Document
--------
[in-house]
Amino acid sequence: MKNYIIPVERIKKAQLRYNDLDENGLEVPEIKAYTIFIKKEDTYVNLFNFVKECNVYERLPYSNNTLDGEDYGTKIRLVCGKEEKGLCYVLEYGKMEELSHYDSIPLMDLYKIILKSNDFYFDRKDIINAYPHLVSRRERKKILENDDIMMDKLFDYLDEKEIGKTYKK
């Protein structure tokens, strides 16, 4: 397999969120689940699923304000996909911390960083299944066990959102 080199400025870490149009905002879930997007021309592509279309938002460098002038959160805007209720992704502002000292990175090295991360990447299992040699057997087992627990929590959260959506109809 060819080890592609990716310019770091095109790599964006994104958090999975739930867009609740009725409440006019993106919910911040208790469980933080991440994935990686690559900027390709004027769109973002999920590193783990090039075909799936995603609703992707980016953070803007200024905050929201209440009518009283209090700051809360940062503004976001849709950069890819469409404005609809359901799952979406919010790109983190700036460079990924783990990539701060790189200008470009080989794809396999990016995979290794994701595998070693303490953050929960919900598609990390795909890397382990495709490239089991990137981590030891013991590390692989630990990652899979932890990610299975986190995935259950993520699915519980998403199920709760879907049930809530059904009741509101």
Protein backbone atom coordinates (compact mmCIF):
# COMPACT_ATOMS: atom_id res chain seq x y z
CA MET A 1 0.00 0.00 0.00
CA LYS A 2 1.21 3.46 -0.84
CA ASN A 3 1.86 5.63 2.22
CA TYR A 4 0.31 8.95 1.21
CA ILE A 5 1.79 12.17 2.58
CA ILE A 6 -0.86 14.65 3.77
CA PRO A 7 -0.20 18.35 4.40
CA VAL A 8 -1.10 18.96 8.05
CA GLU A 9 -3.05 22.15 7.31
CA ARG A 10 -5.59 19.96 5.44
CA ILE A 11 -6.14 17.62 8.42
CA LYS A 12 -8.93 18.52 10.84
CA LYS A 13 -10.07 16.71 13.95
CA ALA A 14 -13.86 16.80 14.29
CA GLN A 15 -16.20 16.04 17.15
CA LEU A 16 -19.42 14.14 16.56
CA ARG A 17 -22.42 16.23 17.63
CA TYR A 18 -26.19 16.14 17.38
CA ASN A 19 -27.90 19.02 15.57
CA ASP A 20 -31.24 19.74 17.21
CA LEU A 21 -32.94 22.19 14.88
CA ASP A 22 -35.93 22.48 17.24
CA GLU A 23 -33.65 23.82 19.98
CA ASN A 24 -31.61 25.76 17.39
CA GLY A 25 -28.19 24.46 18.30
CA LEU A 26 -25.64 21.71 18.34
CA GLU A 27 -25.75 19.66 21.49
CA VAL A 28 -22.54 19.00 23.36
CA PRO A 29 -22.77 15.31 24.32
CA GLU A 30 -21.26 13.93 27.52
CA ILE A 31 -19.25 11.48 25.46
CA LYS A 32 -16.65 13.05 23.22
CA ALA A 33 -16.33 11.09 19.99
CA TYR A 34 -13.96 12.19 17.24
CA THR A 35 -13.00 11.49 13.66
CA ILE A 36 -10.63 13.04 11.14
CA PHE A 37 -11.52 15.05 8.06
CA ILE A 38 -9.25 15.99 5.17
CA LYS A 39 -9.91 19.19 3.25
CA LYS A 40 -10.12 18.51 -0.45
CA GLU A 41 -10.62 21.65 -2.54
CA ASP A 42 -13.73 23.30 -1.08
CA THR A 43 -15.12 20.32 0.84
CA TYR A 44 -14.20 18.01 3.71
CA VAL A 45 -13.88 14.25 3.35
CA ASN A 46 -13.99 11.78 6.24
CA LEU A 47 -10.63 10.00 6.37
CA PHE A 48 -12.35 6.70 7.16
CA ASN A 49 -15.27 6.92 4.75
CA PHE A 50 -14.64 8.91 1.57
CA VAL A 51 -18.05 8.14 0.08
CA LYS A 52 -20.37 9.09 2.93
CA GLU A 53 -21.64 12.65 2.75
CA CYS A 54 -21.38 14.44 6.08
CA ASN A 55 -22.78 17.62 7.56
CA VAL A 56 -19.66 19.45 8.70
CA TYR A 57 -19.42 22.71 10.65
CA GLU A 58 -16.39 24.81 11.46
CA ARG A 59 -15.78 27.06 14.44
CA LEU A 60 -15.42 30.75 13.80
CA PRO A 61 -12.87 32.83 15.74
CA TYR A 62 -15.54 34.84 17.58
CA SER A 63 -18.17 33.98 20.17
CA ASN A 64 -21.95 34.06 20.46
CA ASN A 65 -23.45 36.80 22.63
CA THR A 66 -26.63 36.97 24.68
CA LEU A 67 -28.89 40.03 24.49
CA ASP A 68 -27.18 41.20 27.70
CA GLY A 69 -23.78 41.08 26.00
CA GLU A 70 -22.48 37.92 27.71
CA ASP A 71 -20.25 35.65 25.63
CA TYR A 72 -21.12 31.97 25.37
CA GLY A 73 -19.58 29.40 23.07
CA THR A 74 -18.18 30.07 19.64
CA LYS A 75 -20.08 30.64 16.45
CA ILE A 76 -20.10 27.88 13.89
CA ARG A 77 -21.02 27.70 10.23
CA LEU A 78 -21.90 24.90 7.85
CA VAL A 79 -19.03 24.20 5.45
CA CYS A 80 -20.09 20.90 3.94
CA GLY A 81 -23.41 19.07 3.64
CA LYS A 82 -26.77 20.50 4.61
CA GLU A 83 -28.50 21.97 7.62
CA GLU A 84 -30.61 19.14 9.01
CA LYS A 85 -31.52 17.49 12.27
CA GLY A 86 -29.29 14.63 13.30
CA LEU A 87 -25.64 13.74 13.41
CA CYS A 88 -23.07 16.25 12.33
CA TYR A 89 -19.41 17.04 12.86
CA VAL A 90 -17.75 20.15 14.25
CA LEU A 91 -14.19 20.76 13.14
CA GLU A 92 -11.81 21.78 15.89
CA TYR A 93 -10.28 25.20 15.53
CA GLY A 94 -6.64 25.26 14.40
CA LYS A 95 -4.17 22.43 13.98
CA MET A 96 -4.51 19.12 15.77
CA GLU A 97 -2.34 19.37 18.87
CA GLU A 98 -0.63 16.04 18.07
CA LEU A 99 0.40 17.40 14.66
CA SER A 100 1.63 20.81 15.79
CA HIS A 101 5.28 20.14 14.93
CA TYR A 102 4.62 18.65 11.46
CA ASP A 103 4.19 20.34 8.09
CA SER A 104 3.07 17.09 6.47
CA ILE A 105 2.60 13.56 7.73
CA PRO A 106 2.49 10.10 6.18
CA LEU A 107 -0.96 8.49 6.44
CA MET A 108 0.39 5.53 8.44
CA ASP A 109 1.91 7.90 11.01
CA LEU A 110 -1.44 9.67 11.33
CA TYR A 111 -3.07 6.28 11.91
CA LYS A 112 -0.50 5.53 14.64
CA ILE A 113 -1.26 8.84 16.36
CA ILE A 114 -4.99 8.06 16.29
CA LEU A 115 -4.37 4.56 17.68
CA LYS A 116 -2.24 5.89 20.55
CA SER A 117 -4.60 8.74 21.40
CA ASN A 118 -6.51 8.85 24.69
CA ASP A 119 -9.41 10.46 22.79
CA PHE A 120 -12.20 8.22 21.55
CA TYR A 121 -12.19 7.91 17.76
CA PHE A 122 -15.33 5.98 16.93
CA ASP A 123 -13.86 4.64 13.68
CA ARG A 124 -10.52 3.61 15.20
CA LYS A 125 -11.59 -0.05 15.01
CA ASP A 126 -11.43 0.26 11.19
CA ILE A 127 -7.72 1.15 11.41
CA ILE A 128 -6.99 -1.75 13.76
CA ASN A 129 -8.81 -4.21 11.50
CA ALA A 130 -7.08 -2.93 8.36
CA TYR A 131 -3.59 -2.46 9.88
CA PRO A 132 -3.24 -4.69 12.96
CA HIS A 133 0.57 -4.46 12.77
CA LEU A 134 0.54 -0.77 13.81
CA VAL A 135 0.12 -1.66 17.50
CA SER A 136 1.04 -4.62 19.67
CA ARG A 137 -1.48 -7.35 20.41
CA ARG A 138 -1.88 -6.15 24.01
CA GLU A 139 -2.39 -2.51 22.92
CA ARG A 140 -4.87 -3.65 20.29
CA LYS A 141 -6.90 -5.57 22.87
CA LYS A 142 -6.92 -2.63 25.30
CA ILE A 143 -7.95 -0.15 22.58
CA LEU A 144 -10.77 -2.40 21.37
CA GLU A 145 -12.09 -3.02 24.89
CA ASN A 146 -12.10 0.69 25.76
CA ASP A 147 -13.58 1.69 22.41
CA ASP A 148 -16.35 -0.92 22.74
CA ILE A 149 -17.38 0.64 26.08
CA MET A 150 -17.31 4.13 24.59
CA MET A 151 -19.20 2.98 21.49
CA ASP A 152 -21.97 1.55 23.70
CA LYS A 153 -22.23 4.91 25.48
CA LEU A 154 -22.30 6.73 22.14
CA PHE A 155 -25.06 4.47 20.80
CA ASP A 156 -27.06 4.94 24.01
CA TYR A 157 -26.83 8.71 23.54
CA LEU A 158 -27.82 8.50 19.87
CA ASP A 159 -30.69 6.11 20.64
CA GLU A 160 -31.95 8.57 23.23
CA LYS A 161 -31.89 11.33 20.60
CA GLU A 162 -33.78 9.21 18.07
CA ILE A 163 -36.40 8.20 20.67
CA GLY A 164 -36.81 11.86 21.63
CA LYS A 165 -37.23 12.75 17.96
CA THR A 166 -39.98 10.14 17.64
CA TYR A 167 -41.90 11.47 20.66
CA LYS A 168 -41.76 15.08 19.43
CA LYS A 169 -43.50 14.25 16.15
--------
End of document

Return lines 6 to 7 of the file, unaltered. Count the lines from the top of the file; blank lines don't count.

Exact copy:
CA MET A 1 0.00 0.00 0.00
CA LYS A 2 1.21 3.46 -0.84